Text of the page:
Farris said the family is planning to appeal the decision first to the entire Sixth Circuit Court and then to the Supreme Court, if necessary.
–Deportation of German homeschool family affects US homeschool freedom
–Interview with the Romeike Family
The Romeike family fled Germany for the right to homeschool their children. Now they face deportation from the US. What does this mean for US
(Posted by Bryana Johnson on Feb 15, 2013)
In 1938, the practice of homeschooling was outlawed in Germany by Adolf Hitler and the infamous Third Reich. It was a rough period in German history, as thousands of young people were being pried from their parents’ direction and authority and drafted into the Hitler Youth program, where they were supposed to be trained as Aryan supermen (and women). In a few short years, vast numbers of these youth would be bleeding out on the battlefields of Europe, on the wrong side of the war for the soul of the world.
Sadly for freedom and for many families, Germany has never lifted this archaic and totalitarian ban on homeschooling. On the contrary, the German government seems to have stepped up its opposition to home-educating parents over the past decade, forcing several families to flee, and others to enroll their children in state-approved schools against their will. The German Supreme Court has stated that the purpose of the homeschooling ban is to, “counteract the development of religious and philosophically motivated parallel societies.” It sounds like they aren’t really big on religious or philosophical diversity over there.
Some notable victims of this small-minded and grasping totalitarianism are Uwe and Hannelore Romeike and their five children. Uwe and his wife are music teachers and evangelical Christians who for years have been unsuccessfully seeking the right to homeschool their children. The Romeikes withdrew their children from German public schools in 2006, after becoming concerned that the educational material employed by the school was undermining the tenets of their Christian faith and that the school was not providing their children with an ideal learning environment. “I don’t expect the school to teach about the Bible,” Mr. Romeike said, but “part of education should be character-building.”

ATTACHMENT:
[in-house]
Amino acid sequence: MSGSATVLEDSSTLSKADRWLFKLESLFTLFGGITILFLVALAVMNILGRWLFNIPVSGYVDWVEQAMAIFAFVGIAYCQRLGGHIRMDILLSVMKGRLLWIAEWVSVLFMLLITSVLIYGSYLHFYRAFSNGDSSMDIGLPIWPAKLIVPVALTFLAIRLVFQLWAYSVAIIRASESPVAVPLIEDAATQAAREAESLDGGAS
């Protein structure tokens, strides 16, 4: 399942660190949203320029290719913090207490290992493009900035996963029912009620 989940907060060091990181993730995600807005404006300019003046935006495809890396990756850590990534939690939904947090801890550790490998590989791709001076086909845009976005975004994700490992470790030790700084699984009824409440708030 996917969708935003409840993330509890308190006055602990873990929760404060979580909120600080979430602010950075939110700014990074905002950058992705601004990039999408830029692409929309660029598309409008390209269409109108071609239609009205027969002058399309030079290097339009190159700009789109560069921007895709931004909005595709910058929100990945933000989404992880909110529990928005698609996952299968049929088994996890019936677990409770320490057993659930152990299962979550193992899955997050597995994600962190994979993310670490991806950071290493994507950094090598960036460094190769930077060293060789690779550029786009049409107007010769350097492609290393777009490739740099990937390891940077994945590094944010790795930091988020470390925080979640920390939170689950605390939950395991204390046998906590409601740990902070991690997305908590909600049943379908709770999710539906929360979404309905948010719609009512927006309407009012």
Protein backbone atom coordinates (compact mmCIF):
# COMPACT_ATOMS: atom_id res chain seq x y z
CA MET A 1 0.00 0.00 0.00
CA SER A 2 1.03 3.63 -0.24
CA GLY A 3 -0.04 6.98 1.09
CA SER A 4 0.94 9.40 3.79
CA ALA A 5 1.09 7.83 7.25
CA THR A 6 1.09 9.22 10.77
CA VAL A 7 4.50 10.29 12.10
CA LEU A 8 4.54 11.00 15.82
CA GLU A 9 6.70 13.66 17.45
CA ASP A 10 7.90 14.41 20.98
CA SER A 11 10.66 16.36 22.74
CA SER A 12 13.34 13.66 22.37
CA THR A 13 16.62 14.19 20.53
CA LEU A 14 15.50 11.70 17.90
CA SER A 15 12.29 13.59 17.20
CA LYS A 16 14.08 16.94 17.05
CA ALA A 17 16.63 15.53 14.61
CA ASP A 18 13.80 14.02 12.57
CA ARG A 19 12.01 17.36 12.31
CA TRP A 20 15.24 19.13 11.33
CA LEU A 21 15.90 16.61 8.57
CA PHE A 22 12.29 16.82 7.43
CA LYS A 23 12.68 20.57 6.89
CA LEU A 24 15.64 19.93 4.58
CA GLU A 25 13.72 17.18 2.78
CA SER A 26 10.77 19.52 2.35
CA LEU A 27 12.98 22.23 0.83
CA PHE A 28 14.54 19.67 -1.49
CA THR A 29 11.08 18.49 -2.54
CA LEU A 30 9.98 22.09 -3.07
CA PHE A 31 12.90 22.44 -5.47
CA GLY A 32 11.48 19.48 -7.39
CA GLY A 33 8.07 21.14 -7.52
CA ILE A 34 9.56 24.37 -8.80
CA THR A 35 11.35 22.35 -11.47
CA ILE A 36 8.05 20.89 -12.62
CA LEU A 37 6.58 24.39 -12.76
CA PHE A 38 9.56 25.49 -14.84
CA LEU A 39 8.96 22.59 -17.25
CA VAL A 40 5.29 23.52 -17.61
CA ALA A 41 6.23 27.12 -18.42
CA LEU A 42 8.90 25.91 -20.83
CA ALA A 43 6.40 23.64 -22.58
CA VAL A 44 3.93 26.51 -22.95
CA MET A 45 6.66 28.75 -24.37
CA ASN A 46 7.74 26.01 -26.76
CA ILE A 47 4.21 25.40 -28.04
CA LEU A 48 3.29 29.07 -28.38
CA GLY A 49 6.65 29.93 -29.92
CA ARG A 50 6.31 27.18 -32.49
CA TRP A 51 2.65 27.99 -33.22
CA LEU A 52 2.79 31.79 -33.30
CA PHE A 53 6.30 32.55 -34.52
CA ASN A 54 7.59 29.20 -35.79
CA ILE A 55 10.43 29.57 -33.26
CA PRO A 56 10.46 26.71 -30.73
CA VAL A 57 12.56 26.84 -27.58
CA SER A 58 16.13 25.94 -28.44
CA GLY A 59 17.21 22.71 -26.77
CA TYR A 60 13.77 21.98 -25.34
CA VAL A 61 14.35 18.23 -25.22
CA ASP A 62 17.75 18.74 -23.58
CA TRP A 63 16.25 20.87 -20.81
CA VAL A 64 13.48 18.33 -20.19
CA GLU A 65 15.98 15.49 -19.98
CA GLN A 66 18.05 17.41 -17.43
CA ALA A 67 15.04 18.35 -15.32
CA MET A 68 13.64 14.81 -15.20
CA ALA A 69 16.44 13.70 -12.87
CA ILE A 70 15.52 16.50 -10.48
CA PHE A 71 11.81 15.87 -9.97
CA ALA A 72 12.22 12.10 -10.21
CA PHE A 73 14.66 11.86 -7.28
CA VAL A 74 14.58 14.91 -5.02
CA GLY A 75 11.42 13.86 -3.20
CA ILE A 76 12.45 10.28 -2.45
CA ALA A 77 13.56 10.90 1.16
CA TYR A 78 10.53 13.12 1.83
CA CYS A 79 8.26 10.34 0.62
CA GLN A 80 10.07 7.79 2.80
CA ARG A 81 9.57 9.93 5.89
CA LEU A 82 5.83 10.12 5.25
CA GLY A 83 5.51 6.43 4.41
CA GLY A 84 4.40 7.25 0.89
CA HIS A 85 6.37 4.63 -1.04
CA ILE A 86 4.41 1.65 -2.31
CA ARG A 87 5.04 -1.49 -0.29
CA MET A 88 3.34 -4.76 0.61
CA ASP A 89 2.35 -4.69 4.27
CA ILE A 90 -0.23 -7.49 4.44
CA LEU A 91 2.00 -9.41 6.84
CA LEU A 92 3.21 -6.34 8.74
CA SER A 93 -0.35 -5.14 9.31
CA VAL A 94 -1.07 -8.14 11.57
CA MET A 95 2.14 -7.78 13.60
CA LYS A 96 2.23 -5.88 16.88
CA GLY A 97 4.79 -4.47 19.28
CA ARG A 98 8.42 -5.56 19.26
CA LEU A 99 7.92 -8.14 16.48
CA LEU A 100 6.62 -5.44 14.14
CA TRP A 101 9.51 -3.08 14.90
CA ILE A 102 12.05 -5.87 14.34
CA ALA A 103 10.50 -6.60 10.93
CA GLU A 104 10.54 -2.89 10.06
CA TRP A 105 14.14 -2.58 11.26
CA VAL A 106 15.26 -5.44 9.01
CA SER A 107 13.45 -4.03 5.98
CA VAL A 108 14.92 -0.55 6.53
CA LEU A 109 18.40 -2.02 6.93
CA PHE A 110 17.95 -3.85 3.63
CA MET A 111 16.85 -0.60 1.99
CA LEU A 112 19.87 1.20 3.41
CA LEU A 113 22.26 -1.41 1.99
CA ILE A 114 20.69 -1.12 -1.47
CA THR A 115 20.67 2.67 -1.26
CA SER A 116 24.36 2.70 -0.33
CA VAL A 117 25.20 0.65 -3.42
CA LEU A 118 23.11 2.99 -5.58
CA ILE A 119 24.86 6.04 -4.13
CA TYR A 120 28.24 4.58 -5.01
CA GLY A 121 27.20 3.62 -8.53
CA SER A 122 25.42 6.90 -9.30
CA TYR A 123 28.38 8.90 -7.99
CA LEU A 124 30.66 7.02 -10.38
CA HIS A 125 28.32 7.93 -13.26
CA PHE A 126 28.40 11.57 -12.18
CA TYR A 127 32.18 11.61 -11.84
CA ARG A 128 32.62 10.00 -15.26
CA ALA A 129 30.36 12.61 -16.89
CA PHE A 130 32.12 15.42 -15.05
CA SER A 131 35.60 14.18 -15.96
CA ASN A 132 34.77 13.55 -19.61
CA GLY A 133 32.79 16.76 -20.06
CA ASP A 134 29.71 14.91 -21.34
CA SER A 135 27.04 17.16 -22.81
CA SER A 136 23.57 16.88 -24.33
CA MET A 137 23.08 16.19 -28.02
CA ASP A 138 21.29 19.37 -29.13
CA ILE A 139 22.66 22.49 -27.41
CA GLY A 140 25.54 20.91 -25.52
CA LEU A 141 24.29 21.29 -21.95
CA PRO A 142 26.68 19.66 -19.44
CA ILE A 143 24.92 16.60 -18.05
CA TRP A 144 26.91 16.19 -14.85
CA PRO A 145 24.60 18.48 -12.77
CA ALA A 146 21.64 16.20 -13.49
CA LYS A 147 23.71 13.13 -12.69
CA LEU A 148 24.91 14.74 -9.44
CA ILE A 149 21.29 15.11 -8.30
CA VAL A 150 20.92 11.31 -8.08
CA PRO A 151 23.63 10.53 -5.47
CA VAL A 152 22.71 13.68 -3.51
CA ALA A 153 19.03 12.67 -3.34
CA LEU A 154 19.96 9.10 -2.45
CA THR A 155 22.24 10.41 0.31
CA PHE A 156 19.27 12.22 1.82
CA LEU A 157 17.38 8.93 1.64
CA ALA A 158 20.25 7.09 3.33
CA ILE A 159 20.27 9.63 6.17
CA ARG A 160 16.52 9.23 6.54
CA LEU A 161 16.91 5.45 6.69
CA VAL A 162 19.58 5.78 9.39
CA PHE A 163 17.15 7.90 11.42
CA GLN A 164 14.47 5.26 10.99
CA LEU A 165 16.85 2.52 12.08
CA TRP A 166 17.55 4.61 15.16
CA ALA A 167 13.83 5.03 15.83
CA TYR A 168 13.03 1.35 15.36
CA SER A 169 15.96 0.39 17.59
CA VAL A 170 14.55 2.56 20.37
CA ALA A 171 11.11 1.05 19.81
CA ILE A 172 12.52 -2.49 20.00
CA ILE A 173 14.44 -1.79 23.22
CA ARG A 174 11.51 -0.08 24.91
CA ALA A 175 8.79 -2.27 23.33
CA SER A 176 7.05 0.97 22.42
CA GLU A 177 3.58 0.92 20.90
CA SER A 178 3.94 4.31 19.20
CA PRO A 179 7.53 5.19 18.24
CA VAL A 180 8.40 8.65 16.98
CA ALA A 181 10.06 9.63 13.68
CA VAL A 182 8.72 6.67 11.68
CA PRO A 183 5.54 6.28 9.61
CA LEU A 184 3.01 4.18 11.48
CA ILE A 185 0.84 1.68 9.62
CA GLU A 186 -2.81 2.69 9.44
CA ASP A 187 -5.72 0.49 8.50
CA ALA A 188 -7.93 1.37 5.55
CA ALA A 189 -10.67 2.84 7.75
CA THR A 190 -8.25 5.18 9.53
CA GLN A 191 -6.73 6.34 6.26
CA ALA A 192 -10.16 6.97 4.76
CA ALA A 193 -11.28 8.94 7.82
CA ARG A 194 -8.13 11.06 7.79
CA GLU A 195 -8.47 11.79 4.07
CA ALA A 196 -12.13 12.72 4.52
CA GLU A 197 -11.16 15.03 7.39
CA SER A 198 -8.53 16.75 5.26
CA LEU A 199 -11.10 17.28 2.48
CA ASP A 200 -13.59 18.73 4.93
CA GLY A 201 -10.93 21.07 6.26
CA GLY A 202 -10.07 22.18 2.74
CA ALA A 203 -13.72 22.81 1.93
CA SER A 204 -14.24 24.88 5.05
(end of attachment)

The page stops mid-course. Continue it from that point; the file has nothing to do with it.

After accruing the equivalent of around $10,000 in fines, and facing police visits to their home and the forcible removal of their children from the home, the Romeikes fled Germany in 2008 to seek asylum in the land of the free and the home of the brave. Their case was taken up by the Homeschool Legal Defense Association (HSLDA), which helped the Romeikes in 2010 to become the first family ever granted asylum in the US for the protection of their homeschooling rights.
The HSLDA explains, “The U.S. law of asylum allows a refugee to stay in the United States permanently if he can show that he is being persecuted for one of several specific reasons. Among these are persecution for religious reasons and persecution of a ‘particular social group.’ ”
On January 26th, 2010, Memphis federal immigration judge, Lawrence Burman, granted the Romeikes political asylum, ruling they had a reasonable fear of persecution for their beliefs if they returned to their homeland. Judge Burman also denounced the German policy heatedly. In a statement, he called it, “utterly repellent to everything we believe as Americans.”
HSLDA’s Mike Donnelley called the ruling, “an extraordinary recognition of the fundamental importance of the right of parents to raise their children according to the dictates of individual conscience.”
“We were so relieved!” Hanne said. “We had been trying hard not to get our hopes up too high. [The HSLDA attorneys] had assured us that even if we lost at this level, we would appeal and that an appeal could take years. So we knew that we wouldn’t have to go right back to Germany. But to win at this point was such an answer to prayer. Our children were jumping up and down and everyone in the room was hugging us and celebrating. Tears were flowing in gratitude for God’s protection for our family.”
The Romeikes were able to continue quietly homeschooling their children in a small Tennessee town. For a time.
Sadly, their period of respite was not to last. The Romeikes’ case is now before the United States Court of Appeals for the Sixth Circuit, with the US government seeking to revoke their asylum and force them to return to Germany. And the details of Attorney-General Holder’s arguments in the brief for Romeike v. Holder are sinister, to say the least.
According to Holder, parents have no fundamental right to home-educate their children.
HSLDA Founder, Mike Farris, warns,
“[Holder’s office] argued that there was no violation of anyone’s protected rights in a law that entirely bans homeschooling. There would only be a problem if Germany banned homeschooling for some but permitted it for others.